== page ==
Front Row is Apple’s media centre software, which comes bundled with Mac OS X. Compared to other options, such as Boxee or Windows 7 Media Center, Front Row is lacking in many features, but it does have one saving grace: iTunes integration.
Although I use Windows, OS X and Linux on various machines, I choose to house my iTunes library on my Mac Mini. Front Row gives OS X users a great interface to view all their media from their iTunes library, without the need for a keyboard and mouse.
I have the Mini connected to my TV, so having Front Row launch on startup allows me to simply flick through my media without having to worry about getting around the very remote-friendly interface.
Split into 7 easily accessible sections, Front Row makes it really easy to get around. However, if you have a lot of content in your library, being limited to ‘up’ and ‘down’ arrows on an Apple remote makes navigating through a mass of albums a difficult task.
Despite being somewhat awkward to get through all of your content, the interface definitely looks great, in typical Apple fashion. When music’s playing, the album art looks great, and the same applies when you’re looking at movie and TV libraries.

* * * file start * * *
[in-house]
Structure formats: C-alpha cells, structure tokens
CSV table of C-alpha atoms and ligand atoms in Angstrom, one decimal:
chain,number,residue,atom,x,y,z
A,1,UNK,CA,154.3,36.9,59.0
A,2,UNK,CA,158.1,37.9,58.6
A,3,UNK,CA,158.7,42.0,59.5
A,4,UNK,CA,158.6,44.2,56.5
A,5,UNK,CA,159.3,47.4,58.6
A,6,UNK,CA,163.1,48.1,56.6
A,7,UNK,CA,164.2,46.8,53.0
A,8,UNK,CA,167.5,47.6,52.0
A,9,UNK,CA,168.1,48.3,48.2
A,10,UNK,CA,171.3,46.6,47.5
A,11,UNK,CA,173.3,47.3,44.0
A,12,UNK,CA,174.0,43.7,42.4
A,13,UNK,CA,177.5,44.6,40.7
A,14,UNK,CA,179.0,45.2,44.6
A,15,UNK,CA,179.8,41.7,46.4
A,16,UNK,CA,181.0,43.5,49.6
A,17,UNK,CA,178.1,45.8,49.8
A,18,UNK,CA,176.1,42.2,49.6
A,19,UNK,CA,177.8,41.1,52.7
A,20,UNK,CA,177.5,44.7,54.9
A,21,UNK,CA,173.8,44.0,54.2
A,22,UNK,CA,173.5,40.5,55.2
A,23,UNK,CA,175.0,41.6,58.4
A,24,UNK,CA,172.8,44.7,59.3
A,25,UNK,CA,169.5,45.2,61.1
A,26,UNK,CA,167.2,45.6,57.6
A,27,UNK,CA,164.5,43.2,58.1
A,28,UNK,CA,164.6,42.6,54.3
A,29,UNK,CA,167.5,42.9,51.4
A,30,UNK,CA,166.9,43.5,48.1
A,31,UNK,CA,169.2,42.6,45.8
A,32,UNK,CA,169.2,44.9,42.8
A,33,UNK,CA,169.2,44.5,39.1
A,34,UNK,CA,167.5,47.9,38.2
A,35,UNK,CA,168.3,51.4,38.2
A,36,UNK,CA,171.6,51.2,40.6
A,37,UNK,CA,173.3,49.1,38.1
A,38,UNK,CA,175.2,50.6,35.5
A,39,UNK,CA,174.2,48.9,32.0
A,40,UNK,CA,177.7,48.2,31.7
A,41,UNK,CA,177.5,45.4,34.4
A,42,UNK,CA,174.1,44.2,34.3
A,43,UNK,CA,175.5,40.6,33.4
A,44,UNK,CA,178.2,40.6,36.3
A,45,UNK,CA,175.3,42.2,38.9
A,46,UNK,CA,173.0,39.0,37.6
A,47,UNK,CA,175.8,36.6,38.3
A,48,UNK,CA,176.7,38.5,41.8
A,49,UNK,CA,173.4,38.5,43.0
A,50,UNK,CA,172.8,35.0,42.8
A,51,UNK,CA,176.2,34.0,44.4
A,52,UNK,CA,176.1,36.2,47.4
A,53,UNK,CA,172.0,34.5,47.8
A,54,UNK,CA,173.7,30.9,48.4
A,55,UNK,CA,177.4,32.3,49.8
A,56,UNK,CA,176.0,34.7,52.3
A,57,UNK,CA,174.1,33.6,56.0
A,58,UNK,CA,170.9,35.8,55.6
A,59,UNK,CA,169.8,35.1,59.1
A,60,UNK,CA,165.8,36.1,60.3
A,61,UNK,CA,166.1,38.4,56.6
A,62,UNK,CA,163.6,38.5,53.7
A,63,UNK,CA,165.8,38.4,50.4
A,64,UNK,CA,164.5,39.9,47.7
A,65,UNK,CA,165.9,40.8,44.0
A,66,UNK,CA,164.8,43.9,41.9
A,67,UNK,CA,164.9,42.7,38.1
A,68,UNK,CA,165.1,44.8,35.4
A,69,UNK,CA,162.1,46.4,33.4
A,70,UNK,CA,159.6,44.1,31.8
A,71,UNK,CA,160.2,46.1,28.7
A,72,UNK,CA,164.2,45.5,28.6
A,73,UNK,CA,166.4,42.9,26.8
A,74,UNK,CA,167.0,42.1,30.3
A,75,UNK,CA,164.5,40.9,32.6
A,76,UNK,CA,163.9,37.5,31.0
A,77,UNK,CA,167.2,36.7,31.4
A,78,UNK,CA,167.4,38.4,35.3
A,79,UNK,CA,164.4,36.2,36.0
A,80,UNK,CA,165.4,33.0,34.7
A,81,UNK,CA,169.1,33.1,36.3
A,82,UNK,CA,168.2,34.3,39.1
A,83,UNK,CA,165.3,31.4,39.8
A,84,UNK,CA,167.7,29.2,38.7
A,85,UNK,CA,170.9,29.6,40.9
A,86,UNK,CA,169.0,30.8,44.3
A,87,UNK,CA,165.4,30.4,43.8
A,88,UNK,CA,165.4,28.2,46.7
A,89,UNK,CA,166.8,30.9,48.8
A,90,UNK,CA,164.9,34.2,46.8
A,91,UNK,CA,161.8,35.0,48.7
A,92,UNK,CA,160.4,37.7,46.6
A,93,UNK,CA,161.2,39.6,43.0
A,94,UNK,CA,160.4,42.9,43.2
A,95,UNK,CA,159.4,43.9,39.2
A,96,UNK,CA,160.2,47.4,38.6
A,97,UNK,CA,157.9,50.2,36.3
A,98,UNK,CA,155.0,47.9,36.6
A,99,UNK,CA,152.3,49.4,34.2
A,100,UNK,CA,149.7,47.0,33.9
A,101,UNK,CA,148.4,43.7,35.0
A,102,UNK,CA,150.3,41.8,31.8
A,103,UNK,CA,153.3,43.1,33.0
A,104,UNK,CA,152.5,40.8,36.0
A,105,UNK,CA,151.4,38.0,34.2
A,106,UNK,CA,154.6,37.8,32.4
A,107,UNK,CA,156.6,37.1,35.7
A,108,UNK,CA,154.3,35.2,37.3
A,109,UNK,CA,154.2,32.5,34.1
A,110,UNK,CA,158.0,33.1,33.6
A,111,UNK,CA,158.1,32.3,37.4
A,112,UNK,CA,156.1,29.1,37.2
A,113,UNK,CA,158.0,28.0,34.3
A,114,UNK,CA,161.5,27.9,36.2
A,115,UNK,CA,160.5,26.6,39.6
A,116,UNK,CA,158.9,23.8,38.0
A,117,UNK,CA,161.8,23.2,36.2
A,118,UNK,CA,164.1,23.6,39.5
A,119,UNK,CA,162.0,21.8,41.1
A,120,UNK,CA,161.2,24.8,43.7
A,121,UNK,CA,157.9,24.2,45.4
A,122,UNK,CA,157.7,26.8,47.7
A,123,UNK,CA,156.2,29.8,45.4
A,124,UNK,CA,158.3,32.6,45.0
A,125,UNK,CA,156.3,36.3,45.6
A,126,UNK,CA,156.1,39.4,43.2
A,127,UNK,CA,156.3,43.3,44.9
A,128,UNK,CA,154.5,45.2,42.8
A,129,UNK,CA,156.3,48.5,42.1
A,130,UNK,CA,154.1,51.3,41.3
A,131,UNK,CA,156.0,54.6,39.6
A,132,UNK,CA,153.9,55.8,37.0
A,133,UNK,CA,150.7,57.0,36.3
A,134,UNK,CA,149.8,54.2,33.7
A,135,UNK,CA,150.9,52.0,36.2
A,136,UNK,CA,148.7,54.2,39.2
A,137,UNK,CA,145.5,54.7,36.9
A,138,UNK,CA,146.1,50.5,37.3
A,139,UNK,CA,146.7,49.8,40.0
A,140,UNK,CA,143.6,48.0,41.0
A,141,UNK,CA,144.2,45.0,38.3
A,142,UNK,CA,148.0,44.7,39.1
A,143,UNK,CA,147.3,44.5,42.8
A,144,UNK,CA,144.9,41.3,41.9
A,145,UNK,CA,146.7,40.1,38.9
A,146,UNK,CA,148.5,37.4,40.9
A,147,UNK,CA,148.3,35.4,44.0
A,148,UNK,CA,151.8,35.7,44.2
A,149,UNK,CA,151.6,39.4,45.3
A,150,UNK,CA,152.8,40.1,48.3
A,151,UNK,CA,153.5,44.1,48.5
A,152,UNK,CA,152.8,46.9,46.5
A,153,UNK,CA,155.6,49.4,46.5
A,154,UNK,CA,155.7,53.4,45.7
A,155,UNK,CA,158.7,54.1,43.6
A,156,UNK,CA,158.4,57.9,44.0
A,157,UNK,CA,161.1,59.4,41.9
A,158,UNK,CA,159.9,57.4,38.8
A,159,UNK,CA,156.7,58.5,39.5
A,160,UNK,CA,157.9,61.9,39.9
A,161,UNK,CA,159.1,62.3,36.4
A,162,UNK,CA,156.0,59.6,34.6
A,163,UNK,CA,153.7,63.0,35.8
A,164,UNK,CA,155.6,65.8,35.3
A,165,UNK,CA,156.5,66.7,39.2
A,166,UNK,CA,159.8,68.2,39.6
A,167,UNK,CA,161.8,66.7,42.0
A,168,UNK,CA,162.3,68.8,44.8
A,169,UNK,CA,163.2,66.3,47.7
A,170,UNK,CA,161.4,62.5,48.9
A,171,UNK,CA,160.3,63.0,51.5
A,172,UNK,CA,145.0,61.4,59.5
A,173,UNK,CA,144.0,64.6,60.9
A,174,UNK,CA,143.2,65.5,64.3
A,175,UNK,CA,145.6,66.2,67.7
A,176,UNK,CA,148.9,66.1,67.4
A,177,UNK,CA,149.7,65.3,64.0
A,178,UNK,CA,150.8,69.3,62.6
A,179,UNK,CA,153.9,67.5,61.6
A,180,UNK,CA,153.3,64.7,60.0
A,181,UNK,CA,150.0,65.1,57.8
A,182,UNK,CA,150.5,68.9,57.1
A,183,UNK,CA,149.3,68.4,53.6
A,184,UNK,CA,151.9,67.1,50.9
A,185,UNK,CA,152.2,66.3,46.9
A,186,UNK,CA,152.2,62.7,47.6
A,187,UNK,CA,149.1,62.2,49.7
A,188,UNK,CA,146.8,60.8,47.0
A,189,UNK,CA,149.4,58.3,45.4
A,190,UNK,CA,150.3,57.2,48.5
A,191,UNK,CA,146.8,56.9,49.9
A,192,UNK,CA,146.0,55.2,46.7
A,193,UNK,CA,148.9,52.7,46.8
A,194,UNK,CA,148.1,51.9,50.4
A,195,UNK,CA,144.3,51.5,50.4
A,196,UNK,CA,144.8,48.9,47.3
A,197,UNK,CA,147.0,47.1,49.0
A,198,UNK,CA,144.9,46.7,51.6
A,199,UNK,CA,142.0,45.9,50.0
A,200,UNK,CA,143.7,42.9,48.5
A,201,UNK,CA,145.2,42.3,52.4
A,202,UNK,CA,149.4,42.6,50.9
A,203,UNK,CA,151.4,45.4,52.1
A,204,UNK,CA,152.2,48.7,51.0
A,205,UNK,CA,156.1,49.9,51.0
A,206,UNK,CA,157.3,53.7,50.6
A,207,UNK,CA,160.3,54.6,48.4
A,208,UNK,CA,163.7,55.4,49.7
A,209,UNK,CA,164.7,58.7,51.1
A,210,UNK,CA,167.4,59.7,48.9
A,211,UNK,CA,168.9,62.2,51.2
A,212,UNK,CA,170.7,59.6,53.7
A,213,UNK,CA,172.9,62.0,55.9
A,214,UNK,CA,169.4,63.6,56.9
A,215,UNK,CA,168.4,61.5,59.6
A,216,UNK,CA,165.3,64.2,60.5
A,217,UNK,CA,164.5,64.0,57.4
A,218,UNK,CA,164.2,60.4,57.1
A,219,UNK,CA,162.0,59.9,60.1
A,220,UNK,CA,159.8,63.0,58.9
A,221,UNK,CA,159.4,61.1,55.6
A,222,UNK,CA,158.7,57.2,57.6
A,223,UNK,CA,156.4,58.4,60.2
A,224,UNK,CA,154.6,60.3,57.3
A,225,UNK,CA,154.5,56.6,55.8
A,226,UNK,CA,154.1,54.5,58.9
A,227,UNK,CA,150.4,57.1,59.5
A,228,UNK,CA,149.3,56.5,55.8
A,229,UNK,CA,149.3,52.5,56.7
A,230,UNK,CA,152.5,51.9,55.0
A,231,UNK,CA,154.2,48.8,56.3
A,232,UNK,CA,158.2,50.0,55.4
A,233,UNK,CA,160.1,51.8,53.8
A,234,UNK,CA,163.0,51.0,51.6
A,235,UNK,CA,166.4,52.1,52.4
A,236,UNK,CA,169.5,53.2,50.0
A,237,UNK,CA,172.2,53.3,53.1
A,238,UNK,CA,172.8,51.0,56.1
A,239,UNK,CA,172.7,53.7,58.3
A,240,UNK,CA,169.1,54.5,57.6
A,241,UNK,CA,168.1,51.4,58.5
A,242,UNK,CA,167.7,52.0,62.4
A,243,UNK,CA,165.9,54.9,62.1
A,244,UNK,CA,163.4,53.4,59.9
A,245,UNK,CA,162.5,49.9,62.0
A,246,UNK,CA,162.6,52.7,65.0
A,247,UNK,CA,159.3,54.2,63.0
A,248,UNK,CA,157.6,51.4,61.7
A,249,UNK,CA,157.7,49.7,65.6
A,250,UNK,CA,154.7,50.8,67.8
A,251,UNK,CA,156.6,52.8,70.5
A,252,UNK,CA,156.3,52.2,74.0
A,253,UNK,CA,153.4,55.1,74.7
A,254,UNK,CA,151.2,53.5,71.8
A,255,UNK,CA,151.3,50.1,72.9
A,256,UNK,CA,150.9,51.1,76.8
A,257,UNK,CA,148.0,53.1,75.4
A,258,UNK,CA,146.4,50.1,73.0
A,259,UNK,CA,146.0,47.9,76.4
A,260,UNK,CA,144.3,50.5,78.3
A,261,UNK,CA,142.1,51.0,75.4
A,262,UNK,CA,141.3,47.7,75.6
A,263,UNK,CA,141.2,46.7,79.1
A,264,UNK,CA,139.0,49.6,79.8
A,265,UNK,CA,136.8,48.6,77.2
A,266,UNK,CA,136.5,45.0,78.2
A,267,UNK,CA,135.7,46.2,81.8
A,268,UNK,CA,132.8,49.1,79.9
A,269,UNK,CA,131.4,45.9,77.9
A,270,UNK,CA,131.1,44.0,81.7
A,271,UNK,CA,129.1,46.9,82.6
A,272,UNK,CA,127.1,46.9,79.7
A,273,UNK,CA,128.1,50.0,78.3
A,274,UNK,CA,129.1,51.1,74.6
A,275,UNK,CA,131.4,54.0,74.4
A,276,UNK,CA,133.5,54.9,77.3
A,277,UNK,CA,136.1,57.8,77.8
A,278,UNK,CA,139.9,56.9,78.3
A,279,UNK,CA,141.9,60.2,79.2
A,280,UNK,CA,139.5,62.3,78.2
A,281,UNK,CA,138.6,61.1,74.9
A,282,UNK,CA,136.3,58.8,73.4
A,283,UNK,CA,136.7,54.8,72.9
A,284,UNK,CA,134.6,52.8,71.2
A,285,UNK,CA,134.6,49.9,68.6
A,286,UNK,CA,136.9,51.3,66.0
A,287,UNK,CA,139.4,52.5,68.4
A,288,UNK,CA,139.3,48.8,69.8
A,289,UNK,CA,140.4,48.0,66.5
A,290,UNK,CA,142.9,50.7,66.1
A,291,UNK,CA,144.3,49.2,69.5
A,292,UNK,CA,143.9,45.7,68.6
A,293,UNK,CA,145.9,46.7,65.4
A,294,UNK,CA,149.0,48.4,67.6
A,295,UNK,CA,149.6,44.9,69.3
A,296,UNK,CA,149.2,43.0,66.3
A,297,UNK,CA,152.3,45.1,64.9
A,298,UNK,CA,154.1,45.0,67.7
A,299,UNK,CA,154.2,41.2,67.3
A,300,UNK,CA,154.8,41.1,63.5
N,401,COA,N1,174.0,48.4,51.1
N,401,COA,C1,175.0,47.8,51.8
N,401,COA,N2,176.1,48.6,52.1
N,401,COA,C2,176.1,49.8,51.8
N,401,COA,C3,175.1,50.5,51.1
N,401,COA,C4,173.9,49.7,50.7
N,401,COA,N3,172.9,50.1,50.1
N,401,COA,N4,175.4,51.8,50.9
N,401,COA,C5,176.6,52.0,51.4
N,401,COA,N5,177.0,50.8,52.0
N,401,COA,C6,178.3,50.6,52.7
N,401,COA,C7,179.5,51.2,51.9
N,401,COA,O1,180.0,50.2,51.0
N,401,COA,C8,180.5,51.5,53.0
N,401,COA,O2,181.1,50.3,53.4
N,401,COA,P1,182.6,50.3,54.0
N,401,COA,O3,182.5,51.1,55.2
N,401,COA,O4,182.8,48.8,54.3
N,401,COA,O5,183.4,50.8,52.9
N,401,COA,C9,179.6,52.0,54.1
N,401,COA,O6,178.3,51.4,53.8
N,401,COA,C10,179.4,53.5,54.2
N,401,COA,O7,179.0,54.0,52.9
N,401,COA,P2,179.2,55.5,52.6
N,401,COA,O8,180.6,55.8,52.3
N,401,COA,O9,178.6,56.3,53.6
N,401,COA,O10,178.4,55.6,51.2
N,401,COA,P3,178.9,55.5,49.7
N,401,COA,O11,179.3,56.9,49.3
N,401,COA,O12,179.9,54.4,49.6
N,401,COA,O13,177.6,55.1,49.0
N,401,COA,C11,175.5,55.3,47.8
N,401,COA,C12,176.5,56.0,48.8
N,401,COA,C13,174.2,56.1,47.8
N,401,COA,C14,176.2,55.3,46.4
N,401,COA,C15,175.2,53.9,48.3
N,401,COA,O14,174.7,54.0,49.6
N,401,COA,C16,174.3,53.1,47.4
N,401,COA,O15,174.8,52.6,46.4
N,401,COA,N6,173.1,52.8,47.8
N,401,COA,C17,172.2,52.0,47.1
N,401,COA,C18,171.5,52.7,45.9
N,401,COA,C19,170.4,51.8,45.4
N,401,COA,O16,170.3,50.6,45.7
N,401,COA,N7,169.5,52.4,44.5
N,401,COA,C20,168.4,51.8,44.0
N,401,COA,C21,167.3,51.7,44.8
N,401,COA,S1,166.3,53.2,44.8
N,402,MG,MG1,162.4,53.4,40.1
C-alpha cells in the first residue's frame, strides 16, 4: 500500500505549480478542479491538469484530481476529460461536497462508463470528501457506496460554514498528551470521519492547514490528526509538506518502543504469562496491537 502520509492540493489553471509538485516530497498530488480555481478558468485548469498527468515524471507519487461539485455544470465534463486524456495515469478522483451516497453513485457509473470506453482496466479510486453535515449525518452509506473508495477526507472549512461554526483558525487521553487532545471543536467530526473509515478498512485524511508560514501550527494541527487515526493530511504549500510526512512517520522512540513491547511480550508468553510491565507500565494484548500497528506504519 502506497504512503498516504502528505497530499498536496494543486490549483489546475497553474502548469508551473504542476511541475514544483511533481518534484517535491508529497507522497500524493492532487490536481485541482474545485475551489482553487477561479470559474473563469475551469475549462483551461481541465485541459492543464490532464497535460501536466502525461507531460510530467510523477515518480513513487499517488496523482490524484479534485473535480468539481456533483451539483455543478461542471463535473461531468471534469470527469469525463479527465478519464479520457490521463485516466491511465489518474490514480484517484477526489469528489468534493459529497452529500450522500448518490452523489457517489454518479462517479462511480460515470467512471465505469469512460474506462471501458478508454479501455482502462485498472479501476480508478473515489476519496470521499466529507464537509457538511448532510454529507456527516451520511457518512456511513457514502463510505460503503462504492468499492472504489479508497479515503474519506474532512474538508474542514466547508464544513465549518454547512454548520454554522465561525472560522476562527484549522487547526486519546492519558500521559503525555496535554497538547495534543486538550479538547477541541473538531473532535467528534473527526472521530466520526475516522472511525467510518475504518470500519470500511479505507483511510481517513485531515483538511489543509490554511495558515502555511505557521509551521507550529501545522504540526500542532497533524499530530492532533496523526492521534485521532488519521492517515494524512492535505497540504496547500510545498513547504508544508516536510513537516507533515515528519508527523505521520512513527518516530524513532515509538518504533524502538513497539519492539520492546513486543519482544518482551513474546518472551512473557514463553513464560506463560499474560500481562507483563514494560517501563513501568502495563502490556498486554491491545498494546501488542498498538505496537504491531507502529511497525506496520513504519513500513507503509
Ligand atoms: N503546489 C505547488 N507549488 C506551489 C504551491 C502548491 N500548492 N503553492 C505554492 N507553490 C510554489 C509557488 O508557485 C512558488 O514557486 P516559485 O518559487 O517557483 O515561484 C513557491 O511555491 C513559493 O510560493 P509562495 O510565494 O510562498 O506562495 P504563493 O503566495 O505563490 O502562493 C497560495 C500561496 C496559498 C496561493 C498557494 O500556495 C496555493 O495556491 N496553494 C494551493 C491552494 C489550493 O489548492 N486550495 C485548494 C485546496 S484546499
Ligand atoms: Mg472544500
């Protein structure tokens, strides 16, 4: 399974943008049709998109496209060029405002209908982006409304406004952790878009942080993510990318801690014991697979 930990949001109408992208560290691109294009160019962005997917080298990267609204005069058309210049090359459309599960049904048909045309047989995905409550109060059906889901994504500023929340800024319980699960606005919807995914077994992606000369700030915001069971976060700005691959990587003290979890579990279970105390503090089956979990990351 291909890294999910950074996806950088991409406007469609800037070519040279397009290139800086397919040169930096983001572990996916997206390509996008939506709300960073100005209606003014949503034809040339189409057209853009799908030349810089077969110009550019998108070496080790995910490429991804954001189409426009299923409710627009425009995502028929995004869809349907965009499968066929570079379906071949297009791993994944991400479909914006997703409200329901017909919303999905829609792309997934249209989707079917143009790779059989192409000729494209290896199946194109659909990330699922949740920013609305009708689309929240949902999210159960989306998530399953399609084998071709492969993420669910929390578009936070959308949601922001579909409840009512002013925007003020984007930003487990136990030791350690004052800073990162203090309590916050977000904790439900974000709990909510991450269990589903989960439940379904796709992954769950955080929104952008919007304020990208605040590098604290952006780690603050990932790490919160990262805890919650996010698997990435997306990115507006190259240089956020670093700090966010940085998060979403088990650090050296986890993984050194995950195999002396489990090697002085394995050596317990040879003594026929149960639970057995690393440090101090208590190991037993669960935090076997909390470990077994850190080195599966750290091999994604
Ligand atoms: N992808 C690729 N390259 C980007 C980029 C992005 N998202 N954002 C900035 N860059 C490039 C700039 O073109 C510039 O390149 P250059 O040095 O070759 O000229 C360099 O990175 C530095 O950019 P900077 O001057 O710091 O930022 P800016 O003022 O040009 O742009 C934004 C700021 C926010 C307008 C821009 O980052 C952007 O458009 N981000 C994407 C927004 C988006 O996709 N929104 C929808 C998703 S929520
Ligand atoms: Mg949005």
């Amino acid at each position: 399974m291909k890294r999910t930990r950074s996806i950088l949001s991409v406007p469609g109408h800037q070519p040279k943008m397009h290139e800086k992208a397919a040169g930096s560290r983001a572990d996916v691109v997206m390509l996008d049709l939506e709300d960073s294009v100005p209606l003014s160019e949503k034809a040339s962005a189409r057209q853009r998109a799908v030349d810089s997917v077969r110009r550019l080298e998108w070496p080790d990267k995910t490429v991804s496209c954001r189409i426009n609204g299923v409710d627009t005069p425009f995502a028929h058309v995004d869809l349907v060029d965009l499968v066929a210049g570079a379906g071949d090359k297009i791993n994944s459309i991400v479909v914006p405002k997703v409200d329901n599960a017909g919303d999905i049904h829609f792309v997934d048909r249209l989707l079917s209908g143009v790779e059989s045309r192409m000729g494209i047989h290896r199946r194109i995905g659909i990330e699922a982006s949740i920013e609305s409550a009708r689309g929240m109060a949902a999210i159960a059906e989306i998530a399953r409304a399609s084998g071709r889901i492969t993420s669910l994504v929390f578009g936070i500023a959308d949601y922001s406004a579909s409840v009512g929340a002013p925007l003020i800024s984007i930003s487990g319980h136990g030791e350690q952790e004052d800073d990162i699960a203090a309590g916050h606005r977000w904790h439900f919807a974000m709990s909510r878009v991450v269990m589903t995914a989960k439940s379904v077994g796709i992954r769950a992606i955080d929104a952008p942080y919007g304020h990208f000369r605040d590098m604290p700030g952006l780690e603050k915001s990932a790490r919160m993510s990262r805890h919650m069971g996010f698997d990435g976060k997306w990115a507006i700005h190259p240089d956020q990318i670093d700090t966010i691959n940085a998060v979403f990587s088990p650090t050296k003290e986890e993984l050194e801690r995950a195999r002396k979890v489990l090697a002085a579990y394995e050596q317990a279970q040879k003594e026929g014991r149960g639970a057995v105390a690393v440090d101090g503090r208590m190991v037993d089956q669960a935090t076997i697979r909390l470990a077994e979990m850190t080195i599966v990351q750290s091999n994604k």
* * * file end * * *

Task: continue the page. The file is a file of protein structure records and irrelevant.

When viewing a video, you can fast track through the content with a discrete, simple set of controls which appear when they’re needed, allowing you to fast forward, rewind, pause and play.
The level of integration that Front Row has with the iTunes store is, without a doubt, its greatest feature. You can view previews of the most popular TV shows that are on the store, watch trailers of the latest movies being released and catch up with other things, such as your podcasts.
Unfortunately, compatibility is another weak area for Front Row. Without the use of a third party application, like Perian, to play media files such as .mkv in QuickTime, you’re limited to Apple’s iTunes video formats.
Again, this puts Front Row at a major disadvantage against other competitors, with poor compatibility with many popular formats. Fortunately, you’re music’s safe, with iTunes supporting an abundance of formats such as ALAC, MP3 and AAC.
Is Front Row a big player in the media centre software market? In my opinion, not at all. The Apple TV has always been ‘just a project’, and something with such great potential has gone virtually unrecognised since its release.
If Front Row is to be considered as a viable option for Home Theatre PC’s, Apple need to make a lot of improvements to it in the future, as it struggles to be noticed behind other contenders packing some great features.